It was 39 degrees and the wind felt like the only thing between it and the North Pole was one telephone pole and two strands of barbed wire as I pulled in the parking lot of Central United Methodist in Decatur about 9:30 on a recent morning.
While I am well past the scurrying stage of life, I headed for the church door in my best imitation of doing just that. It was warm inside and laughter and voices signaled I was in the right place. The monthly meeting of the Morgan County retired educators group was about to begin.
Easily more than 50 people were already there, many covering a table with homemade goodies There were hugs for longtime friends and colleagues and a handshake and big smile for first-timers like me.
We all mixed and mingled for a spell as Southerners tend to do. And of course we sampled the food. I zeroed in on the deviled eggs.
After a devotional, the pledge of allegiance, recognition of guests and new members, the speaker was generously introduced. He was in his 70’s with a white beard and a portly figure. And since he had the same name as I do, I took the stage.
I have had the good fortune of speaking to retired educator gatherings all over the state. From Escambia County to Lauderdale County, from Henry County to Sumter County. I always look forward to these events and I never failed to be awed at my audience and the great debt of gratitude we all owe them. This morning there were easily several hundred years of experience of working with young people gathered in the Central United Methodist Church.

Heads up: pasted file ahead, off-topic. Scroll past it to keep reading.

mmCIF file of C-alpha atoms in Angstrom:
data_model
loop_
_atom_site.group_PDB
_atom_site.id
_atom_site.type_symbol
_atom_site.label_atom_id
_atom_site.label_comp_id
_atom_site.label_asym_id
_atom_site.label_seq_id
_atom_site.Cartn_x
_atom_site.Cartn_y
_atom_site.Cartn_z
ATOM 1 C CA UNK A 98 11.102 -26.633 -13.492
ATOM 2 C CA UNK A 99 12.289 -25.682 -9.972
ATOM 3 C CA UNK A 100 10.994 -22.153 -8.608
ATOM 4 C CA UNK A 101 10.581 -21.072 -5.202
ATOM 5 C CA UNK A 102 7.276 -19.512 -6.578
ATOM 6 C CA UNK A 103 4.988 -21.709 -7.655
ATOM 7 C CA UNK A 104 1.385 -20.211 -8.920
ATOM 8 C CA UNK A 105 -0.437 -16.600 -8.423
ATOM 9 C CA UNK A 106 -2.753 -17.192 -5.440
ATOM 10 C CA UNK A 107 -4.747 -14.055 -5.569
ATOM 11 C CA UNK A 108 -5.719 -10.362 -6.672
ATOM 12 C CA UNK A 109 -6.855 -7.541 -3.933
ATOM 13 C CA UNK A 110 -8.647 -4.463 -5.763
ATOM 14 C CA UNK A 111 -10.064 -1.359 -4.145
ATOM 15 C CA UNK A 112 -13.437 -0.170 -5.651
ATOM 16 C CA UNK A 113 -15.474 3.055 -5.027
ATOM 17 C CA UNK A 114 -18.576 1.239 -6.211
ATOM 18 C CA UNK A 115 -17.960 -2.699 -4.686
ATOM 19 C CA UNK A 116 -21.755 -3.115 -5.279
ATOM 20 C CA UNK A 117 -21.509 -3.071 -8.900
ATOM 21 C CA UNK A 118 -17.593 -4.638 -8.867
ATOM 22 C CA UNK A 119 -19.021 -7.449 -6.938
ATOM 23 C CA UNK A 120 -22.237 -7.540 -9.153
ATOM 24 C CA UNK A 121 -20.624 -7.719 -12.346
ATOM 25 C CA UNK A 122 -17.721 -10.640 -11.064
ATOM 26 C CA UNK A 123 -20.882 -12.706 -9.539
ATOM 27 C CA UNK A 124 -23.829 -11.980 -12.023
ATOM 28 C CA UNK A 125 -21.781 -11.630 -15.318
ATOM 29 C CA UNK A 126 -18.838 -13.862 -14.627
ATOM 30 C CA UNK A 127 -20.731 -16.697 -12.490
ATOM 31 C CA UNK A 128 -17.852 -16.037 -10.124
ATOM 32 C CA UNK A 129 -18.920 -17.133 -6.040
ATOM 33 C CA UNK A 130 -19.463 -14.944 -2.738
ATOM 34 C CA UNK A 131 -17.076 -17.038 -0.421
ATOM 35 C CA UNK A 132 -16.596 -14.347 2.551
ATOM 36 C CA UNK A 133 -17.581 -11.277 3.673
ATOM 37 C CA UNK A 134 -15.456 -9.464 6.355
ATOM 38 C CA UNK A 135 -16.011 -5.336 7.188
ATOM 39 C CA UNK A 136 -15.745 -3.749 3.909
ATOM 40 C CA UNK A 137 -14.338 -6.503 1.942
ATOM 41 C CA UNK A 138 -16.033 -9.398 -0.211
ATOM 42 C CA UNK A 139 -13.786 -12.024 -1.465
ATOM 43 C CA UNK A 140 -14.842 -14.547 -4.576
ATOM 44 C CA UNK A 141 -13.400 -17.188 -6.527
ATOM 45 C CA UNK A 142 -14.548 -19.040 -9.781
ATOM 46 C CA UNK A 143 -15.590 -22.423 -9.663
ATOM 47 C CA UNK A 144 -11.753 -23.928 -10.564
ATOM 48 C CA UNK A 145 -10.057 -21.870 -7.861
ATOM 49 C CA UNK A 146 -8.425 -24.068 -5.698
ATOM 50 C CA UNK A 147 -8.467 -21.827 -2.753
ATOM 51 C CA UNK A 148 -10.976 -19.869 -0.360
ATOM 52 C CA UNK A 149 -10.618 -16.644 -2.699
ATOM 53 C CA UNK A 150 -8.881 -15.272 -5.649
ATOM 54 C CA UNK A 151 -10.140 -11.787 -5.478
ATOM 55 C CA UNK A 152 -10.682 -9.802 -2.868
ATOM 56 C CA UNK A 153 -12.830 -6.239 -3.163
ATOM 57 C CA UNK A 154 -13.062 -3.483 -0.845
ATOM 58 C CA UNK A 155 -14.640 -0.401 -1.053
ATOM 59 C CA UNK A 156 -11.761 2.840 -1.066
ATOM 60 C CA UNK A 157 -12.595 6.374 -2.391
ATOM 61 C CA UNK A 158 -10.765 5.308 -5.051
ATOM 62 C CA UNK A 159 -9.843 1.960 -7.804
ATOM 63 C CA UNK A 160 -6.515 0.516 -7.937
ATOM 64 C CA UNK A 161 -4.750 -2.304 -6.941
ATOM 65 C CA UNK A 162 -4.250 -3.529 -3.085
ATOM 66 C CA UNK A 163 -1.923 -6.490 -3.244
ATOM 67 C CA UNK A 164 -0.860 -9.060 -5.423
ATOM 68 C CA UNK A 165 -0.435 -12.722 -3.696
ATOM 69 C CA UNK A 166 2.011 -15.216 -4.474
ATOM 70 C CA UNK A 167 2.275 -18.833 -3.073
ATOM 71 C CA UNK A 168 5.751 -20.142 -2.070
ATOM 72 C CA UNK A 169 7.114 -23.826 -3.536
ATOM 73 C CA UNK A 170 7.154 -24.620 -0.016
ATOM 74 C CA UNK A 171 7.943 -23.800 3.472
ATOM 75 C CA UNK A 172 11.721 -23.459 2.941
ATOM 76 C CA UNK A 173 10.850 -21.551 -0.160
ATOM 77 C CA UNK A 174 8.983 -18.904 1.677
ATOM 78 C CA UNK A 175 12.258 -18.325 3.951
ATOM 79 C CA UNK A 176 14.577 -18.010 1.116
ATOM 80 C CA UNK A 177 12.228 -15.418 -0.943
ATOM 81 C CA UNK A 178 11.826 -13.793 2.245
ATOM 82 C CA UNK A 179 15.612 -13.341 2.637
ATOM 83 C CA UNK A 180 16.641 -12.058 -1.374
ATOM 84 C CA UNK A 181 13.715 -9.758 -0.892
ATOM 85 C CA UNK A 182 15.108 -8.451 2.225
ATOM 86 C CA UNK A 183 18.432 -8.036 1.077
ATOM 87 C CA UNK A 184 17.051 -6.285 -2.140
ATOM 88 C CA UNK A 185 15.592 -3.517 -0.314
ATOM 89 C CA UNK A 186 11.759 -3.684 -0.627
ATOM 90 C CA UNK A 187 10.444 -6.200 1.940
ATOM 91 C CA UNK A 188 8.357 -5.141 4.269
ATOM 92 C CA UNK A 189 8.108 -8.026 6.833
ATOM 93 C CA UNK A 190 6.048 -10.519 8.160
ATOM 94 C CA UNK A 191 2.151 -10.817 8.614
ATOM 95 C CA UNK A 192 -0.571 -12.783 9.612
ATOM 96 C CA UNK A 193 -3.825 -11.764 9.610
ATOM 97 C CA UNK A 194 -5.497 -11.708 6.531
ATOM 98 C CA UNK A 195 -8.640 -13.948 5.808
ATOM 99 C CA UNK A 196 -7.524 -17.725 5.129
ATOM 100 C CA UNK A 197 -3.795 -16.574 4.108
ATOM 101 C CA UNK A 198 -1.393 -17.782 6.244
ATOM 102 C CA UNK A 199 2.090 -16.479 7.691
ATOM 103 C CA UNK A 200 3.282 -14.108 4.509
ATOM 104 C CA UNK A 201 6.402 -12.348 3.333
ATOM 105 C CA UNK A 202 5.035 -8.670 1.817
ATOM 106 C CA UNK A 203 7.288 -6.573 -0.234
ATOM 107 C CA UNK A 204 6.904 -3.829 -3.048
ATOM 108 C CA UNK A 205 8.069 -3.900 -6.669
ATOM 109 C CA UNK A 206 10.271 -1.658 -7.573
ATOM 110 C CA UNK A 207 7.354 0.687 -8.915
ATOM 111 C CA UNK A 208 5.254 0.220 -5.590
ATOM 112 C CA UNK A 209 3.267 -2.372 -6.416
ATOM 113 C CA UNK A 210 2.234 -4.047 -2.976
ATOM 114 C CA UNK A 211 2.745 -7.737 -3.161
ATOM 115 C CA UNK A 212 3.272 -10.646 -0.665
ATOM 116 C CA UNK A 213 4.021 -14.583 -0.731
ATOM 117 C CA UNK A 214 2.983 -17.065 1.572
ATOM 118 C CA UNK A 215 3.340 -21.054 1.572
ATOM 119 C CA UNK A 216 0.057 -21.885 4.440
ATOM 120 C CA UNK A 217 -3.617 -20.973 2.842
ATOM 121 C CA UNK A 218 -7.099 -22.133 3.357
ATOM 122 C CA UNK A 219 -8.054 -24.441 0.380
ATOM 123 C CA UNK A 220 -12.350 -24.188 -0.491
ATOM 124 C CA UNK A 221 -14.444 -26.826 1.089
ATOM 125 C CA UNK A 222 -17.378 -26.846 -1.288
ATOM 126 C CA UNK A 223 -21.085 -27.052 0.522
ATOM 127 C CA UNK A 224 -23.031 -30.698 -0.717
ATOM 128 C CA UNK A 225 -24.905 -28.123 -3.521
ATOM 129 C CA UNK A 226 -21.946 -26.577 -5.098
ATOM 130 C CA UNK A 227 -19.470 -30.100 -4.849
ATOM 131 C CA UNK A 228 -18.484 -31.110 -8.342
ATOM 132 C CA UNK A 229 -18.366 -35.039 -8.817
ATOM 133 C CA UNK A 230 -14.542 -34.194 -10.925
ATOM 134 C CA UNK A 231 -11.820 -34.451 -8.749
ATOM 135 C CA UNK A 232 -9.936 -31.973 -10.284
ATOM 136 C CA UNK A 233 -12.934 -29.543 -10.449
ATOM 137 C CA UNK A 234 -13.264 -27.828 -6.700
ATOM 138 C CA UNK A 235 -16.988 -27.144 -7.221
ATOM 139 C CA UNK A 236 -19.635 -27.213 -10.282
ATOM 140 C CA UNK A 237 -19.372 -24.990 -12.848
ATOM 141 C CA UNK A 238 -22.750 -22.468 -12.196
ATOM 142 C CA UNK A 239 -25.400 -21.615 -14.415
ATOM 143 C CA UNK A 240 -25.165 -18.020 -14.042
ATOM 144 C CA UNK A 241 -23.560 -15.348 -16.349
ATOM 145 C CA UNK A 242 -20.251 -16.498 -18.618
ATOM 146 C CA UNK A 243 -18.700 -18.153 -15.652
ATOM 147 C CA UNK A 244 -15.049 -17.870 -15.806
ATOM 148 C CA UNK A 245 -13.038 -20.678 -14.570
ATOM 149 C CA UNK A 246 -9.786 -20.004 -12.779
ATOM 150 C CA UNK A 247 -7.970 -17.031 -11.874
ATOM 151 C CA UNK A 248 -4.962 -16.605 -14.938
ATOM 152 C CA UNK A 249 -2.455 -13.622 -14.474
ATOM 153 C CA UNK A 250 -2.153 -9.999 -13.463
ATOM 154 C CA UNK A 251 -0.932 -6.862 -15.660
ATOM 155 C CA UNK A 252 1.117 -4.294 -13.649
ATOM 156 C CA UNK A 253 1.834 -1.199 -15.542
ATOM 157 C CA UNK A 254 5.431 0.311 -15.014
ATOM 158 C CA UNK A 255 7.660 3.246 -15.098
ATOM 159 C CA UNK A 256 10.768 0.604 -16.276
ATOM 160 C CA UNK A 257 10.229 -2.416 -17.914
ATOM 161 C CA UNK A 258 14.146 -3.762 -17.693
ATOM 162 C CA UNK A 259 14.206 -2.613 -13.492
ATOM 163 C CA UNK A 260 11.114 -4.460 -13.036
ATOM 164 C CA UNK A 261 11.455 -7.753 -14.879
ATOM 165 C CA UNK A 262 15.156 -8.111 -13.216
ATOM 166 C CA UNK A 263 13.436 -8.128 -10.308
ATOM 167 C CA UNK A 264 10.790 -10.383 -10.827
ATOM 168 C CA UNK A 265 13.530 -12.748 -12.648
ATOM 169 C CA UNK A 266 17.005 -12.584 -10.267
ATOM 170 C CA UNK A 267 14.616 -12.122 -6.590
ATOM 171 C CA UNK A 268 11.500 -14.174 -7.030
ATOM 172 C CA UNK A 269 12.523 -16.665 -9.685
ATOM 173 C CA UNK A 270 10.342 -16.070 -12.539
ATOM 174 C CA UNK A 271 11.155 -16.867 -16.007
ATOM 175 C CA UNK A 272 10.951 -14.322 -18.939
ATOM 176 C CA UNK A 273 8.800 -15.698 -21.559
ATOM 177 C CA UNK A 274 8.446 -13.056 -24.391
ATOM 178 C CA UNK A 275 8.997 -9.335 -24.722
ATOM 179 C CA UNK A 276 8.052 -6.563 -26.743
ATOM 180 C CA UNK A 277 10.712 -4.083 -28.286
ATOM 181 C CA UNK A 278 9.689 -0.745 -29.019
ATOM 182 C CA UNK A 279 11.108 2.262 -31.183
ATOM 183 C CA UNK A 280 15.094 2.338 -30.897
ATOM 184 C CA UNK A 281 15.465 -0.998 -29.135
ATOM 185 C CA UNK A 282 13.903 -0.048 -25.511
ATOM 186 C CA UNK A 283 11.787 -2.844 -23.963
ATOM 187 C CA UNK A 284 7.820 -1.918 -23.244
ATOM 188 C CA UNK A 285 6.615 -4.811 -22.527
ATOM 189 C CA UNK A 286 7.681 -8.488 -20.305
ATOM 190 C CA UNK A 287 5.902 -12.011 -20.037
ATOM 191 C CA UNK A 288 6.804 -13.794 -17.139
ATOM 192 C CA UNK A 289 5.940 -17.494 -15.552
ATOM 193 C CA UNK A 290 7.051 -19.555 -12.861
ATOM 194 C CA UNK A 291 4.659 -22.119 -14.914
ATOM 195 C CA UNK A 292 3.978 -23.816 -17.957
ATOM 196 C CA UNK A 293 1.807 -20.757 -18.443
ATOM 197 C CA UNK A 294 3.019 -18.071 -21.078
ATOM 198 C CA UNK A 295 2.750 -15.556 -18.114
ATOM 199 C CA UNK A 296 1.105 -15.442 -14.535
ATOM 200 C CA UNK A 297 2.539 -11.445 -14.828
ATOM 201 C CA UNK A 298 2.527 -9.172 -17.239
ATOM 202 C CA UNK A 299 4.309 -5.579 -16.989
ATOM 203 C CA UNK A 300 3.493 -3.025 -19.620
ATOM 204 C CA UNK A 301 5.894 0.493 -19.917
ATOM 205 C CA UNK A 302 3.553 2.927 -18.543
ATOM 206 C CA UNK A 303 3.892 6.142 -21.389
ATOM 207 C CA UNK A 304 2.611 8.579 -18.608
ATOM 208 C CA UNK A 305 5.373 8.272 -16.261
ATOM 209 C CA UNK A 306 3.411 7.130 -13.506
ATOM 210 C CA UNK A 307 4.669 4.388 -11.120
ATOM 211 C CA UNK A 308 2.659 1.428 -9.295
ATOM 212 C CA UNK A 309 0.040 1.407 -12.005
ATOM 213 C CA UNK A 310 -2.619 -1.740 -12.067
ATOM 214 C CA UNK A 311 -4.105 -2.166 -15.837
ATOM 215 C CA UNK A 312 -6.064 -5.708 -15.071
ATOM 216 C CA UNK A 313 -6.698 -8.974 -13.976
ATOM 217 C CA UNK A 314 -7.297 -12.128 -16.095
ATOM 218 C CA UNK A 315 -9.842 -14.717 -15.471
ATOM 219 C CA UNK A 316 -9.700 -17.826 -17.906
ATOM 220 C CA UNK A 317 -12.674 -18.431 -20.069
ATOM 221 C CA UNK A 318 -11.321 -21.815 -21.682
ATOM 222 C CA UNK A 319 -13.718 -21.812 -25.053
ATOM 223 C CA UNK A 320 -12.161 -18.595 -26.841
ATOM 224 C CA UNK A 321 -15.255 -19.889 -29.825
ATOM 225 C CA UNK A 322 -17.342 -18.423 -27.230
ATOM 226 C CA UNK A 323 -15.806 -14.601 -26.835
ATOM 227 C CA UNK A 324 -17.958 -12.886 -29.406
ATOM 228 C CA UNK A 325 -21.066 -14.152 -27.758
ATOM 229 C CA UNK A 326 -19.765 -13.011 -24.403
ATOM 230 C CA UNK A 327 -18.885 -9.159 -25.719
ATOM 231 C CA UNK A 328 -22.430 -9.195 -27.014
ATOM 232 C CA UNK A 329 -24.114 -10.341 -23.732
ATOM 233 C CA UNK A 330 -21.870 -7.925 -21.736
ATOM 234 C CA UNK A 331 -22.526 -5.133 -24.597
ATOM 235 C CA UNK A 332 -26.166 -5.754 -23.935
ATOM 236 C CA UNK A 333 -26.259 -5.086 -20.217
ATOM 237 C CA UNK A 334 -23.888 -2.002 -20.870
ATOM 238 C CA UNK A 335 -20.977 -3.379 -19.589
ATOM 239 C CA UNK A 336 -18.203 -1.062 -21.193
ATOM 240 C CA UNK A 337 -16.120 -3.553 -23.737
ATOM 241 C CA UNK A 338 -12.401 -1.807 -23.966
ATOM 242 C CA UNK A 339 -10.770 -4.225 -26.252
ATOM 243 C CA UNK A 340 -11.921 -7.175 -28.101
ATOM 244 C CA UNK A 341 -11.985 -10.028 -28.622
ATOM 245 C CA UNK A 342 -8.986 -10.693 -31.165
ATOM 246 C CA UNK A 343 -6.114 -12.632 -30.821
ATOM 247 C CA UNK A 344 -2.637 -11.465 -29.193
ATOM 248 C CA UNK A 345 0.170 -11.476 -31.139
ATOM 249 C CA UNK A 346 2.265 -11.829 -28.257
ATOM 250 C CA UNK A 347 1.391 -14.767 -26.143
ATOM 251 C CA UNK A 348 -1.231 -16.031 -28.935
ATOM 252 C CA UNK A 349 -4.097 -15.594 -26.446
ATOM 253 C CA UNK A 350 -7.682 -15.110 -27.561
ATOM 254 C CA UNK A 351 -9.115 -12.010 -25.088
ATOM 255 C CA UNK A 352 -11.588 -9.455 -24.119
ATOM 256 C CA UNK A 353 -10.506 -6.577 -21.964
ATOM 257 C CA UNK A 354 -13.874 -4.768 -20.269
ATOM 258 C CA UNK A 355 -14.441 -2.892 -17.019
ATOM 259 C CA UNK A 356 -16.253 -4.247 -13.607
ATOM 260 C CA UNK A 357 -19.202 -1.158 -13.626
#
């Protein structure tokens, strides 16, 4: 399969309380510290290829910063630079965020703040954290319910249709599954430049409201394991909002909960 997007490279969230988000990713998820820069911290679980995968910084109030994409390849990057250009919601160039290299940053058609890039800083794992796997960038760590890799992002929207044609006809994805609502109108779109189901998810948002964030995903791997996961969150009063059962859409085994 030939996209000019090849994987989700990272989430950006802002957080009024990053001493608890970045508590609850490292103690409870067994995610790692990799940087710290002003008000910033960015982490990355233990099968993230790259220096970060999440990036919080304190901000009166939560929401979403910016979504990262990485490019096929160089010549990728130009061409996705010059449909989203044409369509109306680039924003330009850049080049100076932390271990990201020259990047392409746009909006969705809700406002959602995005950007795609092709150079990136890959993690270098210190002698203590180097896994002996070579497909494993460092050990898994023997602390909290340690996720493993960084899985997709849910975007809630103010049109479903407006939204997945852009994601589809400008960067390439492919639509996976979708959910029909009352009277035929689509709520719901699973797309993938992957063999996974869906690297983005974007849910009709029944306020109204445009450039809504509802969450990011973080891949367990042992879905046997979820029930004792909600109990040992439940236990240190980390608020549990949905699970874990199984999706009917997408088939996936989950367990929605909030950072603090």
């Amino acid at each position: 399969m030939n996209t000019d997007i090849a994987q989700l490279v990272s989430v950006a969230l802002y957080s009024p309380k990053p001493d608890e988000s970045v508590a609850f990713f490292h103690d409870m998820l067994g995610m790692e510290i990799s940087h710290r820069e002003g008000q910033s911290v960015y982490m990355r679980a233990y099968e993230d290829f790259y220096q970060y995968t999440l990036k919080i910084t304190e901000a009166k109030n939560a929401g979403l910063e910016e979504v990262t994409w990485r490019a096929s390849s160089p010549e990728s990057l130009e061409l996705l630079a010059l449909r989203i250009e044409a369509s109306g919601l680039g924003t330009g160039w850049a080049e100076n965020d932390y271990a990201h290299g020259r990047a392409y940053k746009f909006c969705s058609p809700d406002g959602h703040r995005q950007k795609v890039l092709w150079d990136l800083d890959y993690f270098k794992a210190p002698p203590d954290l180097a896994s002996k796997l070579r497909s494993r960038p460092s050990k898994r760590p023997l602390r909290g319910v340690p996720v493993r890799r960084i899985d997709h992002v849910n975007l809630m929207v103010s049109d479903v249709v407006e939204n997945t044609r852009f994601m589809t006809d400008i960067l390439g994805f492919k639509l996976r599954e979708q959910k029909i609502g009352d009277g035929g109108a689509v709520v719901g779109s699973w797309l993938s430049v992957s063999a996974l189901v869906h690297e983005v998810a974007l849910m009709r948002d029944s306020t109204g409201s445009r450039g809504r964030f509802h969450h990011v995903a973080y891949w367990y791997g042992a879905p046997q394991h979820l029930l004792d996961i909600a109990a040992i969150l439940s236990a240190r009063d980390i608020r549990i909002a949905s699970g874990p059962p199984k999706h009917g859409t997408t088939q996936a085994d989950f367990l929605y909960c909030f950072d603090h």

Whatever Alabama is today is because of the devotion and dedication of these educators. They took up tickets at Friday ball games, they missed supper with their own family because they were at PTA meetings, they tried to mend broken hearts and busted knees. They reached in their own pocket for money for school supplies. They taught and coached and counseled–and sometimes cried.
They were not perfect. But in most cases they were answering a still small voice that once called them to work with young people. And they did it to the best of their ability. Today they all have stories. Some that are truly uplifting about a child who overachieved. Others are not because they are about youngsters who fell through the cracks, in spite of a teacher’s compassion and caring.
Sadly, many of these educators are now distressed at what they see and hear. When a legislator talks about how weak our schools are, they are casting rocks at these very souls, who I’m sure often wonder about the naysayers, just how many days did you spend standing in front of a classroom?
When our new state school superintendent says that we have math teachers in Alabama who could not work in another state, he is helping destroy all these educators spent lifetimes sweating over.
Sure it was cold that morning and it was a 400-mile roundtrip from Montgomery and back. But it was worth it to be among these people and to honor their legacy. To bad others don’t understand this.